Hence Paul then begins to communicate the carnal war waging on the inside of him as a result of the Mosaic covenant. The war between the extreme opposing forces existing in the one Adamic nature. Worldliness and religion. Paul highlights that he identifies another law in his members, warring against the law of his mind. This law is bringing him into the captivity of the sin existing in his members. Hence there is no other law that produces such results but the law of sin and death, the carnal law. For it is this law that reveals spiritual impotency. The inability to lay a hold of and conquer sin at work in the nature of men. It is the carnal law that highlights sin and inadequacy so as to reveal to man the truth state of his condition.

This war seeks to bring him into captivity. The knowledge of what is good and right, but also the knowledge of complete impotency to accomplish it. Here he reveals the nature of duplicity. A nature bound by the turmoil of possessing knowledge that it cannot accomplish, because it is fraught with corrupt inadequacies. The knowledge of purity and holiness without the nature acquired, without the revelation but by reason of the scriptures. Remember that the Law of Moses came to him by direct revelation, but was shared with men in their carnal intellect. As a result they were not able to keep the stewardship of the covenant that they had with God. Thus the Mosaic Law was handed to men who were spiritually impotent, God stating, 'If you obey'. Hence the powers of obedience to the spiritual laws were installed in the impotency of carnal men.

Oh wretched man that I am!

This consciousness arises out of the man who has come to realise the condition stated above. A man who has fought in the carnal war and sought to accomplish the law, only to find himself impotent. He believed once that he could obey all that God had laid out for him, and was bound by the knowledge of life to the impotency of death. This is a wretched state. To have knowledge of a life, but not have the sufficient nature to experience its tangibility's. Hence this man who has exhausted all strength in the war according to the flesh. Calls out. But what does he call out for? Not for more knowledge? Not for better interpretation? Nor counsel from others in his affinity? But cries out for the one who was never bound to his condition, and yet would be willing to enter his world to free him from bondage.

Who will deliver me from this body of death? Who? Who? Who? Who? Who?

Hence like the people apprehending the man of a dualistic nature and bringing him into custody to the man Moses their deliverer. We must bring this warfaring nature that we have identified in us into the custody of the resurrected man Jesus.

'For the weapons of our warfare are not carnal but mighty in God for pulling down strongholds, casting down arguments and every high thing that exalts itself against the knowledge of God'

Paul states that we cannot conquer in the carnal warfare of the dualistic nature. We cannot warfare thinking the religious extreme has the power to win over the worldly. We cannot conquer having knowledge of what is right, or holy. Only through God's might can such a stronghold of duplicity be governed.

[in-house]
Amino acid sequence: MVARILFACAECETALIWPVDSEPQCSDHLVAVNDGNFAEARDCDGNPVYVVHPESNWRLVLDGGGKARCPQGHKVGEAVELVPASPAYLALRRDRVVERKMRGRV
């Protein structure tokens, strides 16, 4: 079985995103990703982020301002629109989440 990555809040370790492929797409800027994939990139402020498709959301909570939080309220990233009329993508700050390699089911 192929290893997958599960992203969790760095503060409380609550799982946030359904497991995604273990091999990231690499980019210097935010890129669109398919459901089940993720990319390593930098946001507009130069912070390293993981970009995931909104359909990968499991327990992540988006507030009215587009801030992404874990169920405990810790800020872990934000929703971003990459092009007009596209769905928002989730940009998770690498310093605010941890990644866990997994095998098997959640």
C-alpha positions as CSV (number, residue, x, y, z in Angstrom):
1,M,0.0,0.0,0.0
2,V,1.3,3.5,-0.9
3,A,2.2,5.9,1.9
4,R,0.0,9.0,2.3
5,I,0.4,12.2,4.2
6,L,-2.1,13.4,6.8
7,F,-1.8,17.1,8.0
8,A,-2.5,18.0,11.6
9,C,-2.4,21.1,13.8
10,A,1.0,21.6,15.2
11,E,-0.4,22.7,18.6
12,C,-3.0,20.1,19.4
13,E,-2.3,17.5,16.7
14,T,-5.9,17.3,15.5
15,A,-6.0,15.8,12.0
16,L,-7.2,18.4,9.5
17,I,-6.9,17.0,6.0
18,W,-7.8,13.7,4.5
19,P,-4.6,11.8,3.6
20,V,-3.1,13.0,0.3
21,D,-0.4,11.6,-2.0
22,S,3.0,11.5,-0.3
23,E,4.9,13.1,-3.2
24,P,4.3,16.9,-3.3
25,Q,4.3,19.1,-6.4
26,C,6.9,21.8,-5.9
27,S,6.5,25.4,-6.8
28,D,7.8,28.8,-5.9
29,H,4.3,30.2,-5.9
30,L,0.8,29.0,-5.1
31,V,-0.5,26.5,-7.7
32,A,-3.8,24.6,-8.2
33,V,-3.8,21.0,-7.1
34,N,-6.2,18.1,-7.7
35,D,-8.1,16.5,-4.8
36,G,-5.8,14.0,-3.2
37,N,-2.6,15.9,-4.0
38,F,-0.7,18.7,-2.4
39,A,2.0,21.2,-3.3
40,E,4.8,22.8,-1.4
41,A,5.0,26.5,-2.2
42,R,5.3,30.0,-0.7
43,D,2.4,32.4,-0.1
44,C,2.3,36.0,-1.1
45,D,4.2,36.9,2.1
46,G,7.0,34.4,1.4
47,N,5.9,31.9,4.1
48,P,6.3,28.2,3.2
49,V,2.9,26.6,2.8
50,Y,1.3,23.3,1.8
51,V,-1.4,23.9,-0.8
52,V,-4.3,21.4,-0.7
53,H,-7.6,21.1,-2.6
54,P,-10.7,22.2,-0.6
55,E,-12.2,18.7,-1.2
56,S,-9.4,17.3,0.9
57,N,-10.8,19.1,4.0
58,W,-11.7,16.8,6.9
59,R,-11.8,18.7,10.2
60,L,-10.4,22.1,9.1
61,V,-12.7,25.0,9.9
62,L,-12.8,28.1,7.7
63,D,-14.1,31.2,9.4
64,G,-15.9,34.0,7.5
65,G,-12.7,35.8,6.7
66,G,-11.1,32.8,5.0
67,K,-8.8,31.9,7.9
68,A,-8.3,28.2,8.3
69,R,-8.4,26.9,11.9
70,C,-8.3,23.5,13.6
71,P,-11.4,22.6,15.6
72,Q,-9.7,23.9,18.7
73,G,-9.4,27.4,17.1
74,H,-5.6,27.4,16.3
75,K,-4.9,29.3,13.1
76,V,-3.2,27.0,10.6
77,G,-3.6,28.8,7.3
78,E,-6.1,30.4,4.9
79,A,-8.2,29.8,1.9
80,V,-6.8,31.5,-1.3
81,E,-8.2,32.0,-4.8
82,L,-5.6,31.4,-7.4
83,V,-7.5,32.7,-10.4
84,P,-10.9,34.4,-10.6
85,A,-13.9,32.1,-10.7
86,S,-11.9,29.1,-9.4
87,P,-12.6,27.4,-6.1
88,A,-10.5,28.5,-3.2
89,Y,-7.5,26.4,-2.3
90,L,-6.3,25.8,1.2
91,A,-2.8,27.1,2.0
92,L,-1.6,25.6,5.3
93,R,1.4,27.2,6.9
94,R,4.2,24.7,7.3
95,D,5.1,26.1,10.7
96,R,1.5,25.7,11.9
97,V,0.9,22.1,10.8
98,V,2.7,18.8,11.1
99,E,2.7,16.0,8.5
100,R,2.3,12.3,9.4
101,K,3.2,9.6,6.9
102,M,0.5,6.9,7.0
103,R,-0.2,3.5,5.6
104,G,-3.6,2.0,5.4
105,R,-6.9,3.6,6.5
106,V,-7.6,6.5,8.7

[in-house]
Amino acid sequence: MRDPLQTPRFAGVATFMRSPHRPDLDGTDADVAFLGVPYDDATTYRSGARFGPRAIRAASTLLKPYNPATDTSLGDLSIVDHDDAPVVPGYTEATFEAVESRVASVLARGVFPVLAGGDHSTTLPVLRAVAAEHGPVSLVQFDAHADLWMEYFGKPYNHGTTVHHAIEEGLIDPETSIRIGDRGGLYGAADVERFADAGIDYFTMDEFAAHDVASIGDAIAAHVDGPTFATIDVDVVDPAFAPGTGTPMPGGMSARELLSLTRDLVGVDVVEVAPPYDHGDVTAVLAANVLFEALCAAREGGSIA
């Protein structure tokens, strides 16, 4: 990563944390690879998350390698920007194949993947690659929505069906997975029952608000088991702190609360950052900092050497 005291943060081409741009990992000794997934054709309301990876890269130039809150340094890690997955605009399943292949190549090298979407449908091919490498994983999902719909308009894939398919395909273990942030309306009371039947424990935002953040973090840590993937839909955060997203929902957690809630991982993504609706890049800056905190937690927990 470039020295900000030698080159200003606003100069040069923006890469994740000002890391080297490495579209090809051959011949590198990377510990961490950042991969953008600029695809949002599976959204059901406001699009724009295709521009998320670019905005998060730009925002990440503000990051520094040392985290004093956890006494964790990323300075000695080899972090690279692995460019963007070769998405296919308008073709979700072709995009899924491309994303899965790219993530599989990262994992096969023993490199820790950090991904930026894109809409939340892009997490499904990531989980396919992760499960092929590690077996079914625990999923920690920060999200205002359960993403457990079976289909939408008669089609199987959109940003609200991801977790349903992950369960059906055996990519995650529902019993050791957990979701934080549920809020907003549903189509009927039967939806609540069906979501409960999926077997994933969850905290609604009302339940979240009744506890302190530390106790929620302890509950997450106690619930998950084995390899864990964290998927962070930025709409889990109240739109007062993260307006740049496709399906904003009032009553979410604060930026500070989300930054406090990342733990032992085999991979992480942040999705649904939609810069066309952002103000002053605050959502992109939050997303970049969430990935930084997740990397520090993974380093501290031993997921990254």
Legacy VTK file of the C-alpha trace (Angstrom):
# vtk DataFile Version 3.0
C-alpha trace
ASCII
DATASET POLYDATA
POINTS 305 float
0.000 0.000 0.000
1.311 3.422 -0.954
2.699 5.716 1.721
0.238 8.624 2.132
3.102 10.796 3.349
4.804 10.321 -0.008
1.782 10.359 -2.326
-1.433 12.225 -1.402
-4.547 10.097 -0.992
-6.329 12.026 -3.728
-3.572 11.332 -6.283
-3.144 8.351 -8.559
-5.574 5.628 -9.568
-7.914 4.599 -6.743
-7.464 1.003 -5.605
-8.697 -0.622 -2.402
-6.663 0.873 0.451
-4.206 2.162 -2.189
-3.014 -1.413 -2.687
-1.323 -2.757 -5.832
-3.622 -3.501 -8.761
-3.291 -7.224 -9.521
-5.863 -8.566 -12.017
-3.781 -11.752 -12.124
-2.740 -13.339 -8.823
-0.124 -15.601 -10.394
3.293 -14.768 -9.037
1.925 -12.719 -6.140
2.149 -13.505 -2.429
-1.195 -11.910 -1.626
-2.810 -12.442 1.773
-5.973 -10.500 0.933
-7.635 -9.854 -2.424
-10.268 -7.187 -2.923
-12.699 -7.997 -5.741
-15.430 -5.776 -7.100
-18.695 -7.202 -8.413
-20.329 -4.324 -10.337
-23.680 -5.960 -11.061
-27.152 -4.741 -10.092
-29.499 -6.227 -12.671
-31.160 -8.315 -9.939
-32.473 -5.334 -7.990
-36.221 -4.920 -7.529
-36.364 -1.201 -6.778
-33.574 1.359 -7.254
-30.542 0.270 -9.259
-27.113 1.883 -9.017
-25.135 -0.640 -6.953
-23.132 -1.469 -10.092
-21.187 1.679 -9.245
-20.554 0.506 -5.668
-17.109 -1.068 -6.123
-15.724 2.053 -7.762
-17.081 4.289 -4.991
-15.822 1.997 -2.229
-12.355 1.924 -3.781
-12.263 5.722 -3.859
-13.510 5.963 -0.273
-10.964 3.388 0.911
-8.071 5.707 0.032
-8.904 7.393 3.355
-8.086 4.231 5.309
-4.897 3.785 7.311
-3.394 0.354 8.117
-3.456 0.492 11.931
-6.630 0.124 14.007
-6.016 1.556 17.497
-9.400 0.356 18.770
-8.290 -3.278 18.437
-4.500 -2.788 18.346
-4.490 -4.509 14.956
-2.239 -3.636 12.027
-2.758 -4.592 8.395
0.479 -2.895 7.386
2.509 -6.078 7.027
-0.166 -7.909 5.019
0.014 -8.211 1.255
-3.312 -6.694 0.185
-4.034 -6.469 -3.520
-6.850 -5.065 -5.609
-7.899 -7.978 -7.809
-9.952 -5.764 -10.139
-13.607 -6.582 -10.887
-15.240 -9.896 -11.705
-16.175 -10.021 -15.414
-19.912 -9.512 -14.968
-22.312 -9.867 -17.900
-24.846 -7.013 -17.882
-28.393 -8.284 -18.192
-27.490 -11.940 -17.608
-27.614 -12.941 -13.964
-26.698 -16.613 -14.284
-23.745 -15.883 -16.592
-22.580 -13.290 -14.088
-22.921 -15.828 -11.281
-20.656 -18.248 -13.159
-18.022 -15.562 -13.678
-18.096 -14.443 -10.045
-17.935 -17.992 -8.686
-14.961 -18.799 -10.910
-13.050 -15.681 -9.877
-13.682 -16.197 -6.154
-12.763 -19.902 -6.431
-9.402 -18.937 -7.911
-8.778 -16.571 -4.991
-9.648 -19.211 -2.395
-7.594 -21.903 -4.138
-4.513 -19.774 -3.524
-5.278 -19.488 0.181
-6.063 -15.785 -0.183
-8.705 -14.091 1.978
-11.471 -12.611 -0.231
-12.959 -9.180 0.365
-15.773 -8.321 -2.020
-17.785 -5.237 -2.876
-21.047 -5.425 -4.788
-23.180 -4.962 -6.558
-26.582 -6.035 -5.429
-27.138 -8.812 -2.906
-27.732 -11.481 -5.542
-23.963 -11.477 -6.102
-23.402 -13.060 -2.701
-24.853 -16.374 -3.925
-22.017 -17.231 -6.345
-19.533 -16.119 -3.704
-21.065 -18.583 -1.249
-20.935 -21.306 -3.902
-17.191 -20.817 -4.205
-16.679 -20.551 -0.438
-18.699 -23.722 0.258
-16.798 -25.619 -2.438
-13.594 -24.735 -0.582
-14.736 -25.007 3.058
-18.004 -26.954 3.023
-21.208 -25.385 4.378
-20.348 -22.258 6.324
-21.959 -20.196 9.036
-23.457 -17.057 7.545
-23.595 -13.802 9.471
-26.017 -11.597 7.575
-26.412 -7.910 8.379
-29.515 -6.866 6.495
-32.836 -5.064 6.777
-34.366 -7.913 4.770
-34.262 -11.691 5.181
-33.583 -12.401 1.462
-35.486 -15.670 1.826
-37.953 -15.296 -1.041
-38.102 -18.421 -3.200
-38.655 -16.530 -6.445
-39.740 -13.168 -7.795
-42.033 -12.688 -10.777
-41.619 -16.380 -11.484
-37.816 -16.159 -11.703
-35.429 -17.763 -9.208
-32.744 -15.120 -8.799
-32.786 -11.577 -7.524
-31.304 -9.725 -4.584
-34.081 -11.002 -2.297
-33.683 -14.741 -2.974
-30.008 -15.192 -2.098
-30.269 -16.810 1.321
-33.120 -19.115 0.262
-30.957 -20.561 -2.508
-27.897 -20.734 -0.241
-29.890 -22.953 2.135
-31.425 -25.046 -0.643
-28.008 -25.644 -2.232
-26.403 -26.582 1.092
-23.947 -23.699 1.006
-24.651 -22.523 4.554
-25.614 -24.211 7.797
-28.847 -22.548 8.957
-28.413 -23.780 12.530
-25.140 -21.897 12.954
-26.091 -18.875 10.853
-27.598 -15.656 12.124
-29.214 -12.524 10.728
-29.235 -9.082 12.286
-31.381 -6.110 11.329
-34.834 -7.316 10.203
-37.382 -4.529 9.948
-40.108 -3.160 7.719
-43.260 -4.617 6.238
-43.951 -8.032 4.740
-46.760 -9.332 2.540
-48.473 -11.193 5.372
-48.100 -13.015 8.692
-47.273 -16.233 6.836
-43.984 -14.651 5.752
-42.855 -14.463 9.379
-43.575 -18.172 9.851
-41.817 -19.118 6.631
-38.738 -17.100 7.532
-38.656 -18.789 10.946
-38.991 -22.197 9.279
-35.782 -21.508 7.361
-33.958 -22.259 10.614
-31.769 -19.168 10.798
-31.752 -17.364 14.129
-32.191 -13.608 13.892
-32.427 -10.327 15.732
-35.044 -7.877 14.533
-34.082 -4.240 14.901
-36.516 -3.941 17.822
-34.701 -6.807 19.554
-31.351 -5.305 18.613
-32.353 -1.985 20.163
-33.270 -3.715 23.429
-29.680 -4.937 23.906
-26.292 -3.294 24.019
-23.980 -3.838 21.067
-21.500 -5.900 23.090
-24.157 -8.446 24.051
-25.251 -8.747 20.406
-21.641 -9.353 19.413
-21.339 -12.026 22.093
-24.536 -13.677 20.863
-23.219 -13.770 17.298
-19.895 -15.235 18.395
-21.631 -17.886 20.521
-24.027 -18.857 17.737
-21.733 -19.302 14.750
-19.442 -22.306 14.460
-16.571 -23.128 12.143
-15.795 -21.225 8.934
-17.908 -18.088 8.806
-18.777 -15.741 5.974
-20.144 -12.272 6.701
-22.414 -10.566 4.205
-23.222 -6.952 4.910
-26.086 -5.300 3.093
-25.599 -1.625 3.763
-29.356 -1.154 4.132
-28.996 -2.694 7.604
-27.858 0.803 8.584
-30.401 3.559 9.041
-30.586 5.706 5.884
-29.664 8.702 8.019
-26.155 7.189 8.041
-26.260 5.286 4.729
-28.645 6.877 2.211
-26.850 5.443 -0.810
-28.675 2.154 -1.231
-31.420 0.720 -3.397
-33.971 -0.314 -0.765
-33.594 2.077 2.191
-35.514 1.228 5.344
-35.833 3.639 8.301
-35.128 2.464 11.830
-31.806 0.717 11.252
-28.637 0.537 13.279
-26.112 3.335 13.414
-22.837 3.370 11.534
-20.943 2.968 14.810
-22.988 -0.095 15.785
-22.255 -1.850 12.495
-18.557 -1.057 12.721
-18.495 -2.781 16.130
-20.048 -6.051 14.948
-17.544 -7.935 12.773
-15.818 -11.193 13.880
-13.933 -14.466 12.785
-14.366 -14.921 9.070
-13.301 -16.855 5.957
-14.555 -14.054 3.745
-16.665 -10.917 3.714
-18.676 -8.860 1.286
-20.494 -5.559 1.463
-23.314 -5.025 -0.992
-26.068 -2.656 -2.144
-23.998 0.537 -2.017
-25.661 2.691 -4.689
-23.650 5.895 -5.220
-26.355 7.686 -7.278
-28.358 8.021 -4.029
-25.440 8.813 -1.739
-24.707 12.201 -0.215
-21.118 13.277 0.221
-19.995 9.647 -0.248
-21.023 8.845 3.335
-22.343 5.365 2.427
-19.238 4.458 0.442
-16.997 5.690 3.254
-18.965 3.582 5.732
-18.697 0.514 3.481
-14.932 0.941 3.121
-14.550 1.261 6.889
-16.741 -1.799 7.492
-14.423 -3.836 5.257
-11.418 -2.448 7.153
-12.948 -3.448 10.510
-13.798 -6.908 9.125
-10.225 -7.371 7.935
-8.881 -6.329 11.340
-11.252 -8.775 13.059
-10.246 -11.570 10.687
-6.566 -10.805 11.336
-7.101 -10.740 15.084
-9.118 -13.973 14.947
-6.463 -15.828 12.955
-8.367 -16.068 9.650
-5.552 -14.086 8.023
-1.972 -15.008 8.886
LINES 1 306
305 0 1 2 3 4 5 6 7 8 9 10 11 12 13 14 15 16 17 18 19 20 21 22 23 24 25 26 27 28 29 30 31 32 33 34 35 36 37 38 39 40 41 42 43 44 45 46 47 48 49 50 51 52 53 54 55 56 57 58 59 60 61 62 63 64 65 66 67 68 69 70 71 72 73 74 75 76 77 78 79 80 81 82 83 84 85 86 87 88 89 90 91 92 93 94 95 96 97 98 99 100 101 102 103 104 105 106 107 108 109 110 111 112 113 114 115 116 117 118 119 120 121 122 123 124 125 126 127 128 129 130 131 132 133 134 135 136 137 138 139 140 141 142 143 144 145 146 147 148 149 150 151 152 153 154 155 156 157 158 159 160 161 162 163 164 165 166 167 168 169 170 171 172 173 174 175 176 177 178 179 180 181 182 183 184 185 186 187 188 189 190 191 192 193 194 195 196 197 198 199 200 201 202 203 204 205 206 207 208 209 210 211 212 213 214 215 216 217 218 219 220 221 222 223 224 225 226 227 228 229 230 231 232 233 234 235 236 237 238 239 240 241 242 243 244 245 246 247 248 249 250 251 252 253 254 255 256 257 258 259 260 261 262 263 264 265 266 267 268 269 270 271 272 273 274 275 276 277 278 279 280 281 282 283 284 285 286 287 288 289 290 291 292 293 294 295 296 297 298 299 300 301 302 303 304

Note: Such as we see through the life of Jacob, who wrestled with God throughout the night, so that his dualistic nature would be sufficiently conquered that he might possess the fulfilment of the will of God in him and through him. He would not let go until the power of God lay a hold of this nature that was displeasing to God and bought bitterness to his own soul, he held on to God to apprehend him and remove him from the midst of the man. Hence Esau's coming was also in contention with Jacobs's internal warfare, hence we see in Jacob and in Esau both the worldly and religious contending. Only the might of God can bring the peace that resolved the brother's extreme differences.

Genesis 32:28 - And he said, Thy name shall be called no more Jacob, but Israel; for as a prince hast thou power with God and with men, and hast prevailed.

The change of name comes out of the change of nature; the change of nature is drawn out of the might and power God has shared. This power is not a dominating power to Lord over men, but the power of peace that a man consciously has with God and so this peace he also gives to men.

Verse 30 - And Jacob called the name of the place Peniel: for I have seen God face to face, and my life is preserved.

'Hence the place affords the name describing the encounter 'Peniel' (seen God face to face) This is the bases on which the strength and might of God is shared, no other imprint can change or relieve a man from the carnal war, but the indelible print of the Fathers image in his being' Hence Jacob's states my life is preserved, salvaged, saved restored.

Note that only in God can the extreme natures be conquered because it rises up against God. Hence this dualistic nature exists as a result of its origins having no other ambition but to exalt itself against God. Hence the 'I wills' of Lucifer are founded within this nature. This nature violently rebels (worldliness) to take the place of the one who created it (religiousness).

Paul begins to identify where this strength is to be found, this is of whom he cried out for. Not more information not better interpretation, neither the counsel from those in his affinity. But the resurrected man Christ.

He states;

'Bringing every thought into captivity to the obedience of Christ, and being ready to punish all disobedience when your obedience is fulfilled'

The knowledge power and might of God is found in fullness within the very person of Jesus Christ. Hallelujah. We do not find the answer in our own abilities. But we find the answer in Christ. Just as the people put the man in custody under Moses until the Lord's will was revealed. So to we must submit to Christ until His will has been revealed in us. It is the revelation of Himself that binds the opposing forces and brings peace.

The nature of the obedience of Christ is the entire man being found completely and wholly submitted to God, we must bring every part of ourselves unto and into Christ so that Christ's full obedience may be wrought in us. Only in this state can we find the strength to punish the disobedient nature that had rendered us incapacitated.